Children are solicited every day. Listen, in September, 2008, according to Nielsen, there were 39,003,000 Facebook users. Plural children are solicited every day. I'm sorry, schoolyards are dangerous, church is dangerous, children are solicited every day everywhere. I'll never understand what thrill certain people get from scaring everybody.
Attorneys general like Mr. Blumenthal and Roy Cooper of North Carolina publicly accused the social networks of facilitating the activities of pedophiles and pushed them to adopt measures to protect their youngest users. Citing studies that showed tens of thousands of convicted sex offenders were using MySpace, they pressured the networks to purge those people from their membership databases.

The attorneys general also charged the task force with evaluating technologies that might play a role in enhancing safety for children online. An advisory board composed of academic computer scientists and forensics experts was created within the task force to look at technologies and ask companies in the industry to submit their child-protection systems.

Among the systems the technology board looked at included age verification technologies that try to authenticate the identities and ages of children and prevent adults from contacting them. But the board concluded that such systems “do not appear to offer substantial help in protecting minors from sexual solicitation.”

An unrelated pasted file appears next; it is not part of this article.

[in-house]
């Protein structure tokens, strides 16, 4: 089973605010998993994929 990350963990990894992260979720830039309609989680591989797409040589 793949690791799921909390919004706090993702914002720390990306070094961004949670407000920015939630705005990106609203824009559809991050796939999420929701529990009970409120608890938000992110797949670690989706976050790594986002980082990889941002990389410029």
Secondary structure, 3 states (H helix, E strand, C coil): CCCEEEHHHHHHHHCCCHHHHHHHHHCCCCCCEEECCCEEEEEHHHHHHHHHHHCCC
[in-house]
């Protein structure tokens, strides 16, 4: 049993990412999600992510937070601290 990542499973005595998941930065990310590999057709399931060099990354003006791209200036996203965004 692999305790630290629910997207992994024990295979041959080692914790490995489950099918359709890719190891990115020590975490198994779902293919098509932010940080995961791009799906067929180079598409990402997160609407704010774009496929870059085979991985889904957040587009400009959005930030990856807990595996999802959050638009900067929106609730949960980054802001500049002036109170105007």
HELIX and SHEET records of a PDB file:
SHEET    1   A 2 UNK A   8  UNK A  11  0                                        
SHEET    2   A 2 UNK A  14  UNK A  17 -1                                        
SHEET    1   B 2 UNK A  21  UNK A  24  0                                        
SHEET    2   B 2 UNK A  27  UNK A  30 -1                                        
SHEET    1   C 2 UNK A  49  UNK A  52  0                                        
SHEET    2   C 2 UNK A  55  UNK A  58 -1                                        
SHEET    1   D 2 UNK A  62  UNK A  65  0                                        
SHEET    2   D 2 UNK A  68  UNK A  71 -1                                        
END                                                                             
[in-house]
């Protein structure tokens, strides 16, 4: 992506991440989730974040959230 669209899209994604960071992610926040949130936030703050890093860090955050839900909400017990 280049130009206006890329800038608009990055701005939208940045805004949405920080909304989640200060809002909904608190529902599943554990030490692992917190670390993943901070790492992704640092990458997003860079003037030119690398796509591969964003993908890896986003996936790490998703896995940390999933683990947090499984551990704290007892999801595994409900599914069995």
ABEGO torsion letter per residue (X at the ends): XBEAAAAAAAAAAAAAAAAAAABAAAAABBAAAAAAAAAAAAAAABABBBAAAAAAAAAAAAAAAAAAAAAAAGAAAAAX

Keep an eye on your kids. Talk to them about what they're doing. Ask them if there are weird people on the Internet, and don't freak out when they tell you a story about it. Generally, they've figured out how to deal with the creeps. They know who their friends are. It's no different from what you and I did when we were young, except it's on the Internet now. Lighten up, let them live.


Anonymous Anonymous said...

Great post, Jim. I agree on almost everything. Most kids wouldn't friend a random adult on Facebook and they're very wary of "stalkers". As you say, they're more interested in their friends than strangers. It's just like the non-electronic world.

Of course, it's not good for the site if I agree with everything so I've scoured the post and found something to quibble with:

"You forget, most people in the world are good people."

Come on, Kennedy. Have you never studied history?

January 16, 2009 8:51 AM  
Blogger JimK said...

Anon, history represents the lives of millions with the face of one. Those who struggle for power are not like the rest of us, but they get their names in the history books while the good people are forgotten. Example: the American people have never been as black-hearted as our leaders over the past eight years.


January 16, 2009 9:11 AM  

Post a Comment

<< Home